"I'm not scared anymore, but I do worry. I don't want to grow up without my Mom. I want to have her here with me forever. I asked her once why God let this happen to us. Know what she told me? She said that God knew we were strong enough to handle it." Joshua
I followed a link to a blog about Christina's struggle with breast cancer. On her blog, she has a post written by her son Joshua. Joshua is a brave young man who has had to deal with fear about his mother's cancer. Yet, he found a way to work through that fear with the help of his family and his own positive attitude.
Reading about Joshua brought back my experience with my own mother and my wife who both had breast cancer. My mother was diagnosed when I was in graduate school. She had a radical mastectomy. I can remember the call from my father telling me that my mother had been diagnosed with cancer. I remember being worried for her. I remember how we went to see her after she had the surgery and that the right side was bandaged.
Yet, this tiny woman was upbeat and cheerful. She didn't seem worried or concerned. It was as if this was just a little inconvenience for her. She said that she would be up and going to a tea party in another week or so. And because of her attitude, I didn't worry about the outcome but felt assured that everything would be okay.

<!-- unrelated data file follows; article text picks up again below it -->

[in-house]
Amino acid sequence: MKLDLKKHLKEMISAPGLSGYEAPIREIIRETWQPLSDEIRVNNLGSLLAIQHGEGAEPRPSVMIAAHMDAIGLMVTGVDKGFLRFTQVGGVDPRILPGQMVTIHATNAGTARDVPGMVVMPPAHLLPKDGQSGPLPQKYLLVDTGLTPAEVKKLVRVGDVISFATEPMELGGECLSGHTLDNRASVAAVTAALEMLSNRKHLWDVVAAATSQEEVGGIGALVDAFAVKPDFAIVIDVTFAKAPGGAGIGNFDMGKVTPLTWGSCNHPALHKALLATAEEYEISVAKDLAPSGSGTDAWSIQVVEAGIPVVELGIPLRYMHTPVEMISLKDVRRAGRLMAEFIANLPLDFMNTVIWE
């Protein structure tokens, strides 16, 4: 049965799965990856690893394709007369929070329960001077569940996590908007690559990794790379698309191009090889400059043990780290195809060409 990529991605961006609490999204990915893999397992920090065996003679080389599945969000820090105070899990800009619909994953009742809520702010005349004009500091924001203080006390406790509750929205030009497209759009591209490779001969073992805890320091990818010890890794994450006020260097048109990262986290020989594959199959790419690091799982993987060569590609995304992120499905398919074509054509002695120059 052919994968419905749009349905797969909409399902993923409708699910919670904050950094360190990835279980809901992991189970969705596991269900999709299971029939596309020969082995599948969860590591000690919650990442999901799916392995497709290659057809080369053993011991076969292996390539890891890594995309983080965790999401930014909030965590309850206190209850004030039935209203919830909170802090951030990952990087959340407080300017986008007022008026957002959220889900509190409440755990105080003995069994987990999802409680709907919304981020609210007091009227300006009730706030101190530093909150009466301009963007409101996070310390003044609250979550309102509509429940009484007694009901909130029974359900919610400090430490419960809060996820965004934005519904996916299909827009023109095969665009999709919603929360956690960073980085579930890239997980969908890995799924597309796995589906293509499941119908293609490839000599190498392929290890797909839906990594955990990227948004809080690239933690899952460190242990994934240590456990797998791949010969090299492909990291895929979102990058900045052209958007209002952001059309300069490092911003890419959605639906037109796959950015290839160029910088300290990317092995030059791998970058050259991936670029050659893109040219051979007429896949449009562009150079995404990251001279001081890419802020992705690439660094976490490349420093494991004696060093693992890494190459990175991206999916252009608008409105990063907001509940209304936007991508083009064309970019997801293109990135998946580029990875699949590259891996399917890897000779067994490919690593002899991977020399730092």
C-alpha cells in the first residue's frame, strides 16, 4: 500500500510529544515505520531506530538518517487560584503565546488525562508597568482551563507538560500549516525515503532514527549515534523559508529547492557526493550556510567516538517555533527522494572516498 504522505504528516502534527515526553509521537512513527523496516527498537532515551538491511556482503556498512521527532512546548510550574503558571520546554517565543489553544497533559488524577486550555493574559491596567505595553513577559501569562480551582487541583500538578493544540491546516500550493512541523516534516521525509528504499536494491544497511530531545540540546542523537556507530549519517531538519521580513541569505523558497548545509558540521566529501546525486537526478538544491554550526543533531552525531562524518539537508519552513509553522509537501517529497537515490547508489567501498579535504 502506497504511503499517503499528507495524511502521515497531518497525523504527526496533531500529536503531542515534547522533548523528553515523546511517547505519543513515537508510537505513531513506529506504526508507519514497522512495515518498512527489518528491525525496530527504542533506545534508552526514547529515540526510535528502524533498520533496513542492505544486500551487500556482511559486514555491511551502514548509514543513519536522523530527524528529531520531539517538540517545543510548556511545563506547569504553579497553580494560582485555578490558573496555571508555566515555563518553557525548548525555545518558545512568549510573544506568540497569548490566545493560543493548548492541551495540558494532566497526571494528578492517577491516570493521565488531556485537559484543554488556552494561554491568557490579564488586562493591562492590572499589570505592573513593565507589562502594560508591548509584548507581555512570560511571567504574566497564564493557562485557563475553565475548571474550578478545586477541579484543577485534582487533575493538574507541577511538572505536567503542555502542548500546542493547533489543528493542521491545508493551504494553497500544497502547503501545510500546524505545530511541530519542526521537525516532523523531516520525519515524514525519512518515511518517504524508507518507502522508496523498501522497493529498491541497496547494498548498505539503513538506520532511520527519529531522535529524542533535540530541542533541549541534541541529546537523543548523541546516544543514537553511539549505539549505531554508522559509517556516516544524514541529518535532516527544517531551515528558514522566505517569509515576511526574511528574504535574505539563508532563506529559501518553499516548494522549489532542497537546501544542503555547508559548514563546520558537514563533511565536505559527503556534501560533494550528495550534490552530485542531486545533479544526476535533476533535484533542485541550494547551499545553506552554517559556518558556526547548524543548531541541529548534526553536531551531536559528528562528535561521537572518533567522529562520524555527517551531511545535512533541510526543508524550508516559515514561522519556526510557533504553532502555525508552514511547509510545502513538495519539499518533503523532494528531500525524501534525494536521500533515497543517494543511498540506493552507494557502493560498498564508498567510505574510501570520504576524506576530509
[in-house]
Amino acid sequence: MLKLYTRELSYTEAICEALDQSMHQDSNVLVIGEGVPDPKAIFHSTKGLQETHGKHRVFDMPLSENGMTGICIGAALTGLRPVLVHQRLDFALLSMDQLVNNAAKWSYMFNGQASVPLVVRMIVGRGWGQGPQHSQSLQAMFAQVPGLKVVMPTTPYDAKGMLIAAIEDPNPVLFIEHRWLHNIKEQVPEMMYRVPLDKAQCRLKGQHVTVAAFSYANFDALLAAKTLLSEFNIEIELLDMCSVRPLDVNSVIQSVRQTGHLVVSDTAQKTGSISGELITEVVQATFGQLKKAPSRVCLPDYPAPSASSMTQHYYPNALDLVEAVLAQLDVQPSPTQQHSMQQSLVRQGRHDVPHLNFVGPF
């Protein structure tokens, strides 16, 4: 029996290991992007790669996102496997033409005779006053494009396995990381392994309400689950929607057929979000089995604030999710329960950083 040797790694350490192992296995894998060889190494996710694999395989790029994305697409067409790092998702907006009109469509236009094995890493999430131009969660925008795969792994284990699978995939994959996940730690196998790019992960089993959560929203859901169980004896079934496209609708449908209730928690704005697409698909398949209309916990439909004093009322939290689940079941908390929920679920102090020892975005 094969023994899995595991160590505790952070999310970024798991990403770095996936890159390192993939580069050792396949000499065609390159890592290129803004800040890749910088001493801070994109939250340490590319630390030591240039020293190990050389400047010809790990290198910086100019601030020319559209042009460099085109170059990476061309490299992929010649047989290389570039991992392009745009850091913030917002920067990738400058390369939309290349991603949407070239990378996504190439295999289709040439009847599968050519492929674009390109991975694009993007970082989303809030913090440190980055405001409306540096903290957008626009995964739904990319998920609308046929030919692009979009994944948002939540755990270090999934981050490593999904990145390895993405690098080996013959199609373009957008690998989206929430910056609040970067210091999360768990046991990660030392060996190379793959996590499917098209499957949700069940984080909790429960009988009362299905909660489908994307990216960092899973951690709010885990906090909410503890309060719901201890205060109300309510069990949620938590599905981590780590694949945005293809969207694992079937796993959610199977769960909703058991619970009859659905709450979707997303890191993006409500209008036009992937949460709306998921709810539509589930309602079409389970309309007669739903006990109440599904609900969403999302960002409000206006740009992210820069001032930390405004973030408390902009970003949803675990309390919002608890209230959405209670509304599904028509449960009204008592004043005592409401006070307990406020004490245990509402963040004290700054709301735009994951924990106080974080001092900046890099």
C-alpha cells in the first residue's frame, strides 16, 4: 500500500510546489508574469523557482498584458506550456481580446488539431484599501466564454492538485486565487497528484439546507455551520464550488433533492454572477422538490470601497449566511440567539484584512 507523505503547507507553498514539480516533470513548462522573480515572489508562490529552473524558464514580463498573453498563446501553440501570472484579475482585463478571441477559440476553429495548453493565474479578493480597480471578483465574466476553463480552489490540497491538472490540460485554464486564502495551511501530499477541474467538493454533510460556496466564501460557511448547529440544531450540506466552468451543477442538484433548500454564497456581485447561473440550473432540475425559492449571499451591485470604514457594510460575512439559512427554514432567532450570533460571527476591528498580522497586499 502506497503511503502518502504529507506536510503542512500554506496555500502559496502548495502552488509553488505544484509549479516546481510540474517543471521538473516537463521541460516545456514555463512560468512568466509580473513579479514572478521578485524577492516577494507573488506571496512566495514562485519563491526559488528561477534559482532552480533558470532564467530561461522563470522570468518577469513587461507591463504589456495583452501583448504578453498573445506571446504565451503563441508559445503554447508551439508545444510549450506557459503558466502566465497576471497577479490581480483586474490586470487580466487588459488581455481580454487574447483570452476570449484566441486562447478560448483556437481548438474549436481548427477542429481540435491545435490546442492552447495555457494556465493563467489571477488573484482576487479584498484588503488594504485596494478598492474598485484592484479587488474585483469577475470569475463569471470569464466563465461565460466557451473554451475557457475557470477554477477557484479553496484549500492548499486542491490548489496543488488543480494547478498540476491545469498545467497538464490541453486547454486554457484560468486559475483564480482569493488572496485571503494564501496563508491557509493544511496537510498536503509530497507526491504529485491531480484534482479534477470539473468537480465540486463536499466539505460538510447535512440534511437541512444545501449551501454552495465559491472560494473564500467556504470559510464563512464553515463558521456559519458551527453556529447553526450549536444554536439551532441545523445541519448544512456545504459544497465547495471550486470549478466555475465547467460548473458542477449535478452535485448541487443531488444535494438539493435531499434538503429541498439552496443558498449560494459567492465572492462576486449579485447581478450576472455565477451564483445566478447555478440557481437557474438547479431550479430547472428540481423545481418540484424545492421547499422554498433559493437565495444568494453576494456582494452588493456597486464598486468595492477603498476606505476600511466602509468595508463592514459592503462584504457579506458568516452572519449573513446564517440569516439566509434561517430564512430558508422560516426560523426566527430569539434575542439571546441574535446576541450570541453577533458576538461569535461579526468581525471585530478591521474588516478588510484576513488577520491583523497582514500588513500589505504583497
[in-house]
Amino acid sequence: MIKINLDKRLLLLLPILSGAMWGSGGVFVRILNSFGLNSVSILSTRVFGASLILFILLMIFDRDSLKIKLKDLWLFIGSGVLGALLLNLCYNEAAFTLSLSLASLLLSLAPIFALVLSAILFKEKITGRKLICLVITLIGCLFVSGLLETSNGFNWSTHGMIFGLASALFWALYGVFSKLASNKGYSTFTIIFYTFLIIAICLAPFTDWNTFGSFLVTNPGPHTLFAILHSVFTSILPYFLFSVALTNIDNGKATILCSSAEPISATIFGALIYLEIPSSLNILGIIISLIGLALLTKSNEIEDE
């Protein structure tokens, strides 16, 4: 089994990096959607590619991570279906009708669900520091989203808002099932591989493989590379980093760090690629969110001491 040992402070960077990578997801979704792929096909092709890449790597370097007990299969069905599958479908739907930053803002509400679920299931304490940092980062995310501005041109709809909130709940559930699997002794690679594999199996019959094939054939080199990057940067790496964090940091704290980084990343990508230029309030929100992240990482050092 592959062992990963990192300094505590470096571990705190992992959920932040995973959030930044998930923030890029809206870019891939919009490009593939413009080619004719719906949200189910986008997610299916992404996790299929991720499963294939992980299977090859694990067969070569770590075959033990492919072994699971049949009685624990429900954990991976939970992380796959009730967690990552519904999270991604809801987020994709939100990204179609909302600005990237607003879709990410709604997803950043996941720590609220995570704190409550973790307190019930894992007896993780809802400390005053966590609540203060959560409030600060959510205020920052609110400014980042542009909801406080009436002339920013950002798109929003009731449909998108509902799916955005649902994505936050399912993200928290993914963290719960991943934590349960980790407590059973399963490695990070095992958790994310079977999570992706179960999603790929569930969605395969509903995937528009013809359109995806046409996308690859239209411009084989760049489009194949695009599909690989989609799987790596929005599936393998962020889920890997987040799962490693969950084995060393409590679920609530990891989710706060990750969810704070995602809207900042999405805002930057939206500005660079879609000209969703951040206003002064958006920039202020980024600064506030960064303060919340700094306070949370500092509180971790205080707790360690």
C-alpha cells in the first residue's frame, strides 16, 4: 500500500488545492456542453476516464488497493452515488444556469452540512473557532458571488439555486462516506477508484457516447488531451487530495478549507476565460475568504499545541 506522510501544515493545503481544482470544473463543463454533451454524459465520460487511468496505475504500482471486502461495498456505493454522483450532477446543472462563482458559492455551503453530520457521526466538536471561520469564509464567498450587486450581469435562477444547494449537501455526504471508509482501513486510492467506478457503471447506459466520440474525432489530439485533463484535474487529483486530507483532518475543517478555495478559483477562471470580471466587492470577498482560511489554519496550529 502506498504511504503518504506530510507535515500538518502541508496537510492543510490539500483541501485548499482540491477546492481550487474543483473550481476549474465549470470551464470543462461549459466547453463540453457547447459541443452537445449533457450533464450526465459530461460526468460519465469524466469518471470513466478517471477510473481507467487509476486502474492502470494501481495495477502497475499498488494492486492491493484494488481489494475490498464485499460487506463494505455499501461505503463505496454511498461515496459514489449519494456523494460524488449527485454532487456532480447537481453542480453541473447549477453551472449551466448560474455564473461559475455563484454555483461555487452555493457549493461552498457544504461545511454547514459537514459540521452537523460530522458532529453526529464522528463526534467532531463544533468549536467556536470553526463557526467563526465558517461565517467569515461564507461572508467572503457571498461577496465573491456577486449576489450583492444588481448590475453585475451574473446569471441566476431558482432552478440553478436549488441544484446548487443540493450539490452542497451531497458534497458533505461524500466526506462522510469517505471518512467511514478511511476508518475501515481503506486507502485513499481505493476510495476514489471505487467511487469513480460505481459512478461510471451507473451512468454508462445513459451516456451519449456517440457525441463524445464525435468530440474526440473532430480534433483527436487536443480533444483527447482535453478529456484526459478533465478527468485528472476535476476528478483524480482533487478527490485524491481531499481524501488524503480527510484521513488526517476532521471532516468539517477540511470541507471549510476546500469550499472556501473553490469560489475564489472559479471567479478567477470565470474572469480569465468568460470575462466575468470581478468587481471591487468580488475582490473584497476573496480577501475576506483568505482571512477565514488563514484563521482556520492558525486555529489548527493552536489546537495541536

In my own selfish mind at the time, she had given me permission to go back to school and continue with my studies as if they were the most important thing in the world. And I left my mother to her own introspection about this disease.
It wasn't until much later that I learned how much my mother denied things. She was stoic in all regards and seemed so brave to me, yet in later life, she suffered from severe depression. I wonder now whether she ever had sleepless nights over the breast cancer diagnosis. I wonder whether her bravery was just a mask for denial. And that her brave front was just the sign that I needed to send me as fast as possible back to my studies so that I could sequester myself in my own controlled little world.
Breast cancer came around in my life again when my wife was diagnosed several years ago. Once again there was a stoicism and optimism that made me think that things would be okay. She also had a mastectomy. She went through a long breast reconstruction process. And I know that she cried and was apprehensive. She voiced her worries. I can remember how she would interpret every ache as metastasis, how she would pour over breast cancer books, and how she would follow a number of blogs about the disease.
Finally, we talked about the fact that it might be a good idea to move on. And that focusing on the disease, the survivors and their stories, and the roll call of the dead, may not be the best thing. Maybe that was the role model that I knew from my mother--just take a peek at this once in a while but keep the monster out of sight as much as possible.
Anyway, Joshua's story has made me realize that I needed to write about this. I needed to look back at those times, examine my thoughts, and be thankful that my mother lived a long life after her diagnosis and that my wife is still cancer free. My gratitude is overwhelming.